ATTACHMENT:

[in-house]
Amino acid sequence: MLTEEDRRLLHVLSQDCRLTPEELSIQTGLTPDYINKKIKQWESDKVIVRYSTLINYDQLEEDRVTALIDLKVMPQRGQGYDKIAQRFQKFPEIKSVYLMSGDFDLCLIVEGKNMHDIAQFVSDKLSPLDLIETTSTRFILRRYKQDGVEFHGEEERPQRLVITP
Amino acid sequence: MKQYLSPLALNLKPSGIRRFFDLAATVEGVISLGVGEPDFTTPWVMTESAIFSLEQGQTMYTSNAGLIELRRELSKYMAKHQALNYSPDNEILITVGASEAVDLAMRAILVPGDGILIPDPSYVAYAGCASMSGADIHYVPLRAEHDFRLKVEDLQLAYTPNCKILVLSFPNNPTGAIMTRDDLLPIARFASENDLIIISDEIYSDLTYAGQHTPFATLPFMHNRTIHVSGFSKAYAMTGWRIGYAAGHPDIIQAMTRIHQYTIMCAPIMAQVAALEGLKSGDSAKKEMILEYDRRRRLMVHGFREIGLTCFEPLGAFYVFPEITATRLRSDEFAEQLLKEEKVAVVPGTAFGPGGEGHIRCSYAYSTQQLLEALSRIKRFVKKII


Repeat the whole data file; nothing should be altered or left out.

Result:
[in-house]
Amino acid sequence: MLTEEDRRLLHVLSQDCRLTPEELSIQTGLTPDYINKKIKQWESDKVIVRYSTLINYDQLEEDRVTALIDLKVMPQRGQGYDKIAQRFQKFPEIKSVYLMSGDFDLCLIVEGKNMHDIAQFVSDKLSPLDLIETTSTRFILRRYKQDGVEFHGEEERPQRLVITP
Amino acid sequence: MKQYLSPLALNLKPSGIRRFFDLAATVEGVISLGVGEPDFTTPWVMTESAIFSLEQGQTMYTSNAGLIELRRELSKYMAKHQALNYSPDNEILITVGASEAVDLAMRAILVPGDGILIPDPSYVAYAGCASMSGADIHYVPLRAEHDFRLKVEDLQLAYTPNCKILVLSFPNNPTGAIMTRDDLLPIARFASENDLIIISDEIYSDLTYAGQHTPFATLPFMHNRTIHVSGFSKAYAMTGWRIGYAAGHPDIIQAMTRIHQYTIMCAPIMAQVAALEGLKSGDSAKKEMILEYDRRRRLMVHGFREIGLTCFEPLGAFYVFPEITATRLRSDEFAEQLLKEEKVAVVPGTAFGPGGEGHIRCSYAYSTQQLLEALSRIKRFVKKII